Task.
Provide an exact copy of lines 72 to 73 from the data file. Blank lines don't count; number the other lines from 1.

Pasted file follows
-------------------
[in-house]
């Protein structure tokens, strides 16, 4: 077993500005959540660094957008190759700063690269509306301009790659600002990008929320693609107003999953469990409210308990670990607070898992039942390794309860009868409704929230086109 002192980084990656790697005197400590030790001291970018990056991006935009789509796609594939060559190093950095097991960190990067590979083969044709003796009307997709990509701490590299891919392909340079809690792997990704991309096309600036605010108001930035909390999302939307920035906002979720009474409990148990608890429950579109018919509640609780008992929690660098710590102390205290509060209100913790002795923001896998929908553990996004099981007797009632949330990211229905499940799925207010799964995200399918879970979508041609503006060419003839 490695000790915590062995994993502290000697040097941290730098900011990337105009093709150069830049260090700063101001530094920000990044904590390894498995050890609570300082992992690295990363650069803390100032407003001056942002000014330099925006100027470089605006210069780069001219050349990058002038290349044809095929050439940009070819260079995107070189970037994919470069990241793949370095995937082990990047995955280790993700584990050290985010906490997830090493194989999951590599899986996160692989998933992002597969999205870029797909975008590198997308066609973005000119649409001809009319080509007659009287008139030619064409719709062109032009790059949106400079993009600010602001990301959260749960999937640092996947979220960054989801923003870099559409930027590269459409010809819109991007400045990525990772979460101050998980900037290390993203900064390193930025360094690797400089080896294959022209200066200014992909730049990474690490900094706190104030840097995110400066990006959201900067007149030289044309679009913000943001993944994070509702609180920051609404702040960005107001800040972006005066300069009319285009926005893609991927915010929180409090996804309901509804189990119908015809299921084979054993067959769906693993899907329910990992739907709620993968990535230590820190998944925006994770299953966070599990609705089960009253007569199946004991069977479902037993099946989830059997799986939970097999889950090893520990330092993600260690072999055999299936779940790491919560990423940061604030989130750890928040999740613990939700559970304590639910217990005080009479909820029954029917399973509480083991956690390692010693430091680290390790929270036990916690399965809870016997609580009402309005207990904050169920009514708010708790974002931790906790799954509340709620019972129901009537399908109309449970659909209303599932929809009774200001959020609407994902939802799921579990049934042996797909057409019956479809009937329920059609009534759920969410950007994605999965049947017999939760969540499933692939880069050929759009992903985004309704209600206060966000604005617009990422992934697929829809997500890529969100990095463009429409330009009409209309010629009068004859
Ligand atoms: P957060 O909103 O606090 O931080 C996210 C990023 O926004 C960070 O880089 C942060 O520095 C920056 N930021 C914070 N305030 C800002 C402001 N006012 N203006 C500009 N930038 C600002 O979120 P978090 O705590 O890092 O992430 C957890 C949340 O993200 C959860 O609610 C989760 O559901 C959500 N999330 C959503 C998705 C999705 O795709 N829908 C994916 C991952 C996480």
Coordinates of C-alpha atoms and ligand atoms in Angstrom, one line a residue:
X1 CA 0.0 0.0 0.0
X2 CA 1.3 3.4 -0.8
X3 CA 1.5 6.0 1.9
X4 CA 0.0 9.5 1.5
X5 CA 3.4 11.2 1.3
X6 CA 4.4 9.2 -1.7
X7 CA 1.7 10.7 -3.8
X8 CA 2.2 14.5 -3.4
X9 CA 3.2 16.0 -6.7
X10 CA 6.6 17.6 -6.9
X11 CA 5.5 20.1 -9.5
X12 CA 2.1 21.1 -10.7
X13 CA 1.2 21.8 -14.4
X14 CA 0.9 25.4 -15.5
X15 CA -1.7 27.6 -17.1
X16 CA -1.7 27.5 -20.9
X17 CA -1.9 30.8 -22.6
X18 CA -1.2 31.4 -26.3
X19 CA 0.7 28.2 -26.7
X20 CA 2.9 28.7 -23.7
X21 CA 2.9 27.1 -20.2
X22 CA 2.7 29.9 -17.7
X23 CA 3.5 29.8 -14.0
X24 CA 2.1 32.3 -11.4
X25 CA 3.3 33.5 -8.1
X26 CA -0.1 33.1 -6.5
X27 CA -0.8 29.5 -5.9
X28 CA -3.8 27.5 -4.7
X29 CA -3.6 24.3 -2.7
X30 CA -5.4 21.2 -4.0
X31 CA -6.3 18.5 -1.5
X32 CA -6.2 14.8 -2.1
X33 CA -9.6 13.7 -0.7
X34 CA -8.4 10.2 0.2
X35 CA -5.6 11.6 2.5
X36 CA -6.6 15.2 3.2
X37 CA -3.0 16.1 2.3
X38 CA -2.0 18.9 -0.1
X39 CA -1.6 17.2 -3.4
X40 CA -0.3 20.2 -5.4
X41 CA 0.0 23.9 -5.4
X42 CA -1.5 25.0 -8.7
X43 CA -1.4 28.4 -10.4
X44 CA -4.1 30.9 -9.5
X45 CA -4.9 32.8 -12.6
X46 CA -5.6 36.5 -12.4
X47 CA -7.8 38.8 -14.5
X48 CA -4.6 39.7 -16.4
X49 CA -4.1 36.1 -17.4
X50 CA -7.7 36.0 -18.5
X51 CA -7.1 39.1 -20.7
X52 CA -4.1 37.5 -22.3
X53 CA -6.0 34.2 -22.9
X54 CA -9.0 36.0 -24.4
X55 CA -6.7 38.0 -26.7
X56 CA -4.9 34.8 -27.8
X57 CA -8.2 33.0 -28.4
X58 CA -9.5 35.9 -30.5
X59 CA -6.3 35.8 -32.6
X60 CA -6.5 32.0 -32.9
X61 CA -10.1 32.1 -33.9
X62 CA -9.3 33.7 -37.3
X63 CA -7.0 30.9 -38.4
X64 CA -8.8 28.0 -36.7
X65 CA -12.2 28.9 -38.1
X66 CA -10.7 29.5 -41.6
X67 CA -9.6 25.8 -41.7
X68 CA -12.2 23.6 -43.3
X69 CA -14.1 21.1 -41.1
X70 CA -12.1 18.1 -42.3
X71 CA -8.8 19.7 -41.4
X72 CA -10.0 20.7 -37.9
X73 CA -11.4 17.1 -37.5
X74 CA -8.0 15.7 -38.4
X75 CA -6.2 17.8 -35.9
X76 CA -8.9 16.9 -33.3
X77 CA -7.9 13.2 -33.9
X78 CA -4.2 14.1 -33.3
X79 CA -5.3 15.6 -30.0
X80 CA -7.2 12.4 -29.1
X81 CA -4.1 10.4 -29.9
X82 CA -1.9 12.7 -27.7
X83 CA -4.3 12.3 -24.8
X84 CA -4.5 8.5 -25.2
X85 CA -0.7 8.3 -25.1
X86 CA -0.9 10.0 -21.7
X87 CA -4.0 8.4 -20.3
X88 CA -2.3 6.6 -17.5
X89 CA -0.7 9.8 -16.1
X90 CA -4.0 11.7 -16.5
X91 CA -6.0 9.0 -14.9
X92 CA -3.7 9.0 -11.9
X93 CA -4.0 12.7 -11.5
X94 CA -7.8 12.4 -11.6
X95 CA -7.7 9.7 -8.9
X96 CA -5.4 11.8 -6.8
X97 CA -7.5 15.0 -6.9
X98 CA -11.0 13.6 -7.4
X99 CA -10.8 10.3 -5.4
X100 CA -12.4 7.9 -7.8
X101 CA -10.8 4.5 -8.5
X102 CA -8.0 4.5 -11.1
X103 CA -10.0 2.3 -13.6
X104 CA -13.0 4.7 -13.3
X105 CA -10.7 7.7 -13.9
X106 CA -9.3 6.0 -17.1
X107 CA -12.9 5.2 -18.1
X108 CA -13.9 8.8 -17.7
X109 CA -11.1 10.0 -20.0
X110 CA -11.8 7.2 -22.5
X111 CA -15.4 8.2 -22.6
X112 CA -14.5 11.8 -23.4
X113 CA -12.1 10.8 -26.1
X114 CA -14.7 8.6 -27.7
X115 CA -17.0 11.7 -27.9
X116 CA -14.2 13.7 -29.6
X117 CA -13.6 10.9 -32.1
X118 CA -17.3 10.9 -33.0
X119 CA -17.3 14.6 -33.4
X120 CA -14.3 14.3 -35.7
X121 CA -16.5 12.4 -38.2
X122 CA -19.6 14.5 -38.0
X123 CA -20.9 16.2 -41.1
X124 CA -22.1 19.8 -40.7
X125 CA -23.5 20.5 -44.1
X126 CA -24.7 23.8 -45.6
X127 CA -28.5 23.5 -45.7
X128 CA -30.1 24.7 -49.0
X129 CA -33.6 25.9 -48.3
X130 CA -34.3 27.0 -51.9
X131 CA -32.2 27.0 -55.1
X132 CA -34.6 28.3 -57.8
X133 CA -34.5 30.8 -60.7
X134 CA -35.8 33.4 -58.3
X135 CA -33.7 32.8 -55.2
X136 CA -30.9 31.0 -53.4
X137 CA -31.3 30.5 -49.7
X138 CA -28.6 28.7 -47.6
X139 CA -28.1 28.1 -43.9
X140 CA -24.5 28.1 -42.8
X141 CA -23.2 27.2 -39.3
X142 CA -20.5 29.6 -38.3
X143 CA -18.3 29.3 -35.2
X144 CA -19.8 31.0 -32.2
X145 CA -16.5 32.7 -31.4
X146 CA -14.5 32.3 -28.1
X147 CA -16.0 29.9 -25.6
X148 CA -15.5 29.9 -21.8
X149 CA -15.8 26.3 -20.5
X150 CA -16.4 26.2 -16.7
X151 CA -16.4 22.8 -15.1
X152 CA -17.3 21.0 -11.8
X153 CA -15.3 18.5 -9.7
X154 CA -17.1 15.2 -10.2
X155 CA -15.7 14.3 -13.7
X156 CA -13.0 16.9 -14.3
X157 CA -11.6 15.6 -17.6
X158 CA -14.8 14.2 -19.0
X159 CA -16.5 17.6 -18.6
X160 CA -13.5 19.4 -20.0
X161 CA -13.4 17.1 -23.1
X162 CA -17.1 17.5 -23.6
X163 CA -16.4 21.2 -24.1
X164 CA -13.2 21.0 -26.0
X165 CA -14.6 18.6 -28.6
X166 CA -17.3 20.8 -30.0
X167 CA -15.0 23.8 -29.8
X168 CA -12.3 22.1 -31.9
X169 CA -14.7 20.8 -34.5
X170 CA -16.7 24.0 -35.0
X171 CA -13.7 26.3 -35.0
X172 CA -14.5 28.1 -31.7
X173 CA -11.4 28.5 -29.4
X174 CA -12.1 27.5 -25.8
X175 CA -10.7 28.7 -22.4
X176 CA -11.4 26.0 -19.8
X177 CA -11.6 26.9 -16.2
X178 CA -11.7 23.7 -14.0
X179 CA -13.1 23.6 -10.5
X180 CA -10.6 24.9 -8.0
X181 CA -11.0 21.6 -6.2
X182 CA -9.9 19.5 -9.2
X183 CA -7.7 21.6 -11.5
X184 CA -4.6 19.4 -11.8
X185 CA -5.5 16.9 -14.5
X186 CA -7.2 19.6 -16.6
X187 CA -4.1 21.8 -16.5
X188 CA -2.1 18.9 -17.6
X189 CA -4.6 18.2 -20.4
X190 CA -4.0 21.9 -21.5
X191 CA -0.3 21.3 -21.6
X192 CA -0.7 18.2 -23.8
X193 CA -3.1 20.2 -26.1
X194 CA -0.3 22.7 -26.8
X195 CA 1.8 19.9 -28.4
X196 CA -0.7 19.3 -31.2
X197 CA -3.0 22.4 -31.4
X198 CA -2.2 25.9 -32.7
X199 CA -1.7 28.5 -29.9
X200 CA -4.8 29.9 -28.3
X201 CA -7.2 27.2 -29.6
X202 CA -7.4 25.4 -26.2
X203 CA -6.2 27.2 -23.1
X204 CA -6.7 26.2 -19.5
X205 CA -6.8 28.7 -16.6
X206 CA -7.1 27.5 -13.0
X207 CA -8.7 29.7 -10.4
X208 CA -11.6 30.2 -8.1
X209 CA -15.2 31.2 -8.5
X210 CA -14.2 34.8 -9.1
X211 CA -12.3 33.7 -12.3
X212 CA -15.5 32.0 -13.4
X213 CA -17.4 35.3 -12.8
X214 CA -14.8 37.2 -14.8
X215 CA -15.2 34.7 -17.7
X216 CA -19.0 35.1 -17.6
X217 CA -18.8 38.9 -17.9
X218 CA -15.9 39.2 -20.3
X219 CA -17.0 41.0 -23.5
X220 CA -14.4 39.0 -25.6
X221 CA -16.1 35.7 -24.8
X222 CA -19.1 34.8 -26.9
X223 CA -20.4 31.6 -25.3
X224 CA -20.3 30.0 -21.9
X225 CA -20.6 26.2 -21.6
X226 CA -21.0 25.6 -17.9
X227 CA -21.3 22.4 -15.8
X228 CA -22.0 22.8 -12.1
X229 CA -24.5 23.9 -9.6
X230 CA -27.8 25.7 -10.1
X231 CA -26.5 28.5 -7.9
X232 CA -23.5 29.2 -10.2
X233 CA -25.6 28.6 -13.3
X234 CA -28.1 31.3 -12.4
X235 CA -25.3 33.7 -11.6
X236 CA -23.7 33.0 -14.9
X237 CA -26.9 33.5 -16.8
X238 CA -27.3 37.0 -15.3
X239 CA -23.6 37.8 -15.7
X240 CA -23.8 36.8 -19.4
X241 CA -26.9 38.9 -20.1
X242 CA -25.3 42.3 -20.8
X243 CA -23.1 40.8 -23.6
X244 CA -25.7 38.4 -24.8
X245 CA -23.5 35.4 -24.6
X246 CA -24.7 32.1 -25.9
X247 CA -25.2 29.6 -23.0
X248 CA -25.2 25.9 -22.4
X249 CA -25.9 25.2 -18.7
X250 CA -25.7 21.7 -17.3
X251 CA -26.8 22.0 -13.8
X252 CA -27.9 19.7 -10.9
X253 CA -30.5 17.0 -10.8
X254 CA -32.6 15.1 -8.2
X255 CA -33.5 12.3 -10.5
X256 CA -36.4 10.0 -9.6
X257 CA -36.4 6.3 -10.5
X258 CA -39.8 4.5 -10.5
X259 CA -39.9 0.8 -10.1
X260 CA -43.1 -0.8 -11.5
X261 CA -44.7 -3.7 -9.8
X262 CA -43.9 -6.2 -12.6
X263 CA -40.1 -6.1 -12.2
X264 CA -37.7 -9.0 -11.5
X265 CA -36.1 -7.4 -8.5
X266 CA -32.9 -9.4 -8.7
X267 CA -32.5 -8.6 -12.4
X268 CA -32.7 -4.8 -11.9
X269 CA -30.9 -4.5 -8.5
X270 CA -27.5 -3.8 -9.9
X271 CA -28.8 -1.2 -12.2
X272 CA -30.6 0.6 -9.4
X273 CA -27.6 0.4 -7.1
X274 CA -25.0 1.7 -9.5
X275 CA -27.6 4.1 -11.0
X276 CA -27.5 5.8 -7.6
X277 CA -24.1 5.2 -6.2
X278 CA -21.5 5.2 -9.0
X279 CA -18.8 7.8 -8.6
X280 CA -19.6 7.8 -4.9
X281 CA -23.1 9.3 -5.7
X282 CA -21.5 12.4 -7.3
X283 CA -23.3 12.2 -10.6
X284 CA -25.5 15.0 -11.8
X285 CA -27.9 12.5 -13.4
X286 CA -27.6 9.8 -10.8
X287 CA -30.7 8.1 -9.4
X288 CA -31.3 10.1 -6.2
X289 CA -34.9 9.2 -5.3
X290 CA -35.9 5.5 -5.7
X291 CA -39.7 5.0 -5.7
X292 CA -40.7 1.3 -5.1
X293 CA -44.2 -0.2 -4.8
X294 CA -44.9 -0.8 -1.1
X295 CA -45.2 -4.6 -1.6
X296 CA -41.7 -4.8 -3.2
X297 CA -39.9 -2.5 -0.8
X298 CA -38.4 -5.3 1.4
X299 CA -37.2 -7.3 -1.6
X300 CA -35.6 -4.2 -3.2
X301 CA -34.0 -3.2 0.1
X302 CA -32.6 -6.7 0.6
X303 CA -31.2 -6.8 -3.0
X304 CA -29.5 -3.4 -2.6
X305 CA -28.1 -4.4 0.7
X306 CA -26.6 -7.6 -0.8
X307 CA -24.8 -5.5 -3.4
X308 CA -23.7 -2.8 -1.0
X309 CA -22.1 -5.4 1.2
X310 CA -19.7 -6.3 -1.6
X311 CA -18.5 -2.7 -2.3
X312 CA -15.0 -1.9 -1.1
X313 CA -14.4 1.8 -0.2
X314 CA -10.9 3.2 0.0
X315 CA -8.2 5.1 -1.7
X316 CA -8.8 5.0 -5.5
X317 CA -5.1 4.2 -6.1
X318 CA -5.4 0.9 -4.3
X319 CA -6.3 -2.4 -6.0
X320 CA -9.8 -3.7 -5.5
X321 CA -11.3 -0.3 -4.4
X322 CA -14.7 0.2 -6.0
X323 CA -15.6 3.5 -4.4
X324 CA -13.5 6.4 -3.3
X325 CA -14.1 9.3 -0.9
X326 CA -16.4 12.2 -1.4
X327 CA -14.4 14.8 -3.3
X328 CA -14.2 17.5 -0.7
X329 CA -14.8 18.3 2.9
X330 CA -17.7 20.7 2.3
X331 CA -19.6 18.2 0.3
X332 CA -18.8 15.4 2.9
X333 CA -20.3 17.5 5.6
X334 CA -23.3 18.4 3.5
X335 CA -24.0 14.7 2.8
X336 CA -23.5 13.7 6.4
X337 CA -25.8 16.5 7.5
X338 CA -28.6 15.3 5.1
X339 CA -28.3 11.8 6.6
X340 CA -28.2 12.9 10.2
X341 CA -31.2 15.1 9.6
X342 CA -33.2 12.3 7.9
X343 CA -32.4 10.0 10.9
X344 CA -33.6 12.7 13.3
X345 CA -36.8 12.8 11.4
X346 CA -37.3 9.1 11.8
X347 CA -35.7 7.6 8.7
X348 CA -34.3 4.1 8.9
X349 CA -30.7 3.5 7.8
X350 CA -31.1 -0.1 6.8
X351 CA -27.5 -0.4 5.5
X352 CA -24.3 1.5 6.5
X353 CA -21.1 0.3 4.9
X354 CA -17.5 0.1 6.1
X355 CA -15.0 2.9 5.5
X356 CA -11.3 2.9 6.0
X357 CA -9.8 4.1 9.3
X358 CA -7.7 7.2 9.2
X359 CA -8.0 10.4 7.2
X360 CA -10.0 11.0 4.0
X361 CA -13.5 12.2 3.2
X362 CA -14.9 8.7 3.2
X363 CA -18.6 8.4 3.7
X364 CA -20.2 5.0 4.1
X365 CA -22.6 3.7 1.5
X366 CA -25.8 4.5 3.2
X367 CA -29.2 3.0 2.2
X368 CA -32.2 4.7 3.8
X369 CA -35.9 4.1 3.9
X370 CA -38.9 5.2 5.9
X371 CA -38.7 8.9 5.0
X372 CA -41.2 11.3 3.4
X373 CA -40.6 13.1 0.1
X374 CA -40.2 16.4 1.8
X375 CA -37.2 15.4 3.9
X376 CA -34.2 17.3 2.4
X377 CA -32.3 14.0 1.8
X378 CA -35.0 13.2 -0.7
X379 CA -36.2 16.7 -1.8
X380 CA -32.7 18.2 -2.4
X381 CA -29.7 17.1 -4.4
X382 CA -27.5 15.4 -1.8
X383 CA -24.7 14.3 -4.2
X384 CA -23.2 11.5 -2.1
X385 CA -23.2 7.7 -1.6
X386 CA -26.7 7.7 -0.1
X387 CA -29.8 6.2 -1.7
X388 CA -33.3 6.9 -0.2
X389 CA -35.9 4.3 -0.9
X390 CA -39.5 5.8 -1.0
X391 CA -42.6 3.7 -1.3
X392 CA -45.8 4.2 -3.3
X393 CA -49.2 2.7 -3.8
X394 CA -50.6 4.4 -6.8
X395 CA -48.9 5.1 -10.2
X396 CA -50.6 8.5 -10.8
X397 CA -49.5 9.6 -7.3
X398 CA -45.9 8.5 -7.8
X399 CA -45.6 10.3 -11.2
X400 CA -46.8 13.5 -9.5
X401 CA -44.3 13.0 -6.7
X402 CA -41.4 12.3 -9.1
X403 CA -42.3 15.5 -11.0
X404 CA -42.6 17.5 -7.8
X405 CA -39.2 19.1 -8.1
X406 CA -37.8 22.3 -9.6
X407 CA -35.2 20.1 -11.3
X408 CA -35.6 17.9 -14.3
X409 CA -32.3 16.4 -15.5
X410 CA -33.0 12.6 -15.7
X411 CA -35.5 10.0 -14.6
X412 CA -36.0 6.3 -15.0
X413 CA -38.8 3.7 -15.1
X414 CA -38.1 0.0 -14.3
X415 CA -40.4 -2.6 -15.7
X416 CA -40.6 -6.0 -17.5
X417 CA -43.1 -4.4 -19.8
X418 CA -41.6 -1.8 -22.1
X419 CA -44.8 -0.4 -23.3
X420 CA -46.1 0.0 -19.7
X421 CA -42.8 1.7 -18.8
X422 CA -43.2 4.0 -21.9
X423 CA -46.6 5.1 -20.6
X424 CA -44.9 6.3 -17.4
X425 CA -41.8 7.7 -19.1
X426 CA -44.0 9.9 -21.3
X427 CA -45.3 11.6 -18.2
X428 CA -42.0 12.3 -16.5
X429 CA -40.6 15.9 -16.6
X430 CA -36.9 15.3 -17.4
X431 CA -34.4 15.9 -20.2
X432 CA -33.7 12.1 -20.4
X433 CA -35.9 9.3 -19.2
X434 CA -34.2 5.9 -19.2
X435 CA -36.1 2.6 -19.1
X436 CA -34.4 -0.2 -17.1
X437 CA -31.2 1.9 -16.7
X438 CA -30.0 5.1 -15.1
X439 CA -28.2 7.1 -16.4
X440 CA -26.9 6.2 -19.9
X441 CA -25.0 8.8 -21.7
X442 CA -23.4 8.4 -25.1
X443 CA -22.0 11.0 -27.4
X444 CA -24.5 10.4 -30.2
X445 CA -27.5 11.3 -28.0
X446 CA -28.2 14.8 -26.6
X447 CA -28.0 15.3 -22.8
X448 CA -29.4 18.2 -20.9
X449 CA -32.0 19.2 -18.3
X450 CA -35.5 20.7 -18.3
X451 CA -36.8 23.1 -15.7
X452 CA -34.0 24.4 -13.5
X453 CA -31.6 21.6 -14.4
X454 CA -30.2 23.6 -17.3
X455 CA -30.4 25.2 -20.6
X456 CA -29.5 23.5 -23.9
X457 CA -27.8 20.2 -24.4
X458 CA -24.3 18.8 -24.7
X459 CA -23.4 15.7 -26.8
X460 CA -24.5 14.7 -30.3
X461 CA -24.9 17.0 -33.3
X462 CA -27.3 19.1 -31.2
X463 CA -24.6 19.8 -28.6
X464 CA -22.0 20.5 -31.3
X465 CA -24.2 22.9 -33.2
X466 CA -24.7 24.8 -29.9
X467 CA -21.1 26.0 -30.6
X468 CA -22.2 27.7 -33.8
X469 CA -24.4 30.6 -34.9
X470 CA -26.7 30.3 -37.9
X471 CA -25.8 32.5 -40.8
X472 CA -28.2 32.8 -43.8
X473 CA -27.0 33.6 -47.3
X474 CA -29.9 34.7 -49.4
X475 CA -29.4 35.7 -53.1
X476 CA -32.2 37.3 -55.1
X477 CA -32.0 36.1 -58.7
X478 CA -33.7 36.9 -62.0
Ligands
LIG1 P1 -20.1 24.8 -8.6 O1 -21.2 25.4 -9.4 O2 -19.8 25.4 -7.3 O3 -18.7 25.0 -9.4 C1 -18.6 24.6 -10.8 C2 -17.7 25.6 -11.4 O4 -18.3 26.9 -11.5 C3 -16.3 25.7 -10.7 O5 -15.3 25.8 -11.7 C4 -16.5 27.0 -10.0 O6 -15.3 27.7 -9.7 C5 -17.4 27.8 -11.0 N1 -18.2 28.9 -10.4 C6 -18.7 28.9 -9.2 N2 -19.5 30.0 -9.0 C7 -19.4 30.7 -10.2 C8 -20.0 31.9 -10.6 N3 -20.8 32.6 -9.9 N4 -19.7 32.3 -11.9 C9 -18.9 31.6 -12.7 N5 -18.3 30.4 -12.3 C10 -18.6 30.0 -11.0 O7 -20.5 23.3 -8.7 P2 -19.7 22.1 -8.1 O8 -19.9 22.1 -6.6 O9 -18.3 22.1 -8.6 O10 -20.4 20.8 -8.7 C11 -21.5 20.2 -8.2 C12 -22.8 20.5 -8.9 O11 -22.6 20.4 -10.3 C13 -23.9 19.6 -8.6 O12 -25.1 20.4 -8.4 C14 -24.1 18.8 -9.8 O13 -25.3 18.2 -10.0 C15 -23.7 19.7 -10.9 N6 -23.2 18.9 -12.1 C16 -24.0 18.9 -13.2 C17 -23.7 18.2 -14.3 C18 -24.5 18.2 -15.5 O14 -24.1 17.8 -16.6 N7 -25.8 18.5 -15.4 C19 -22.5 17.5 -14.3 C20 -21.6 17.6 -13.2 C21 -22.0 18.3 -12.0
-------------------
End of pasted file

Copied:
X68 CA -12.2 23.6 -43.3
X69 CA -14.1 21.1 -41.1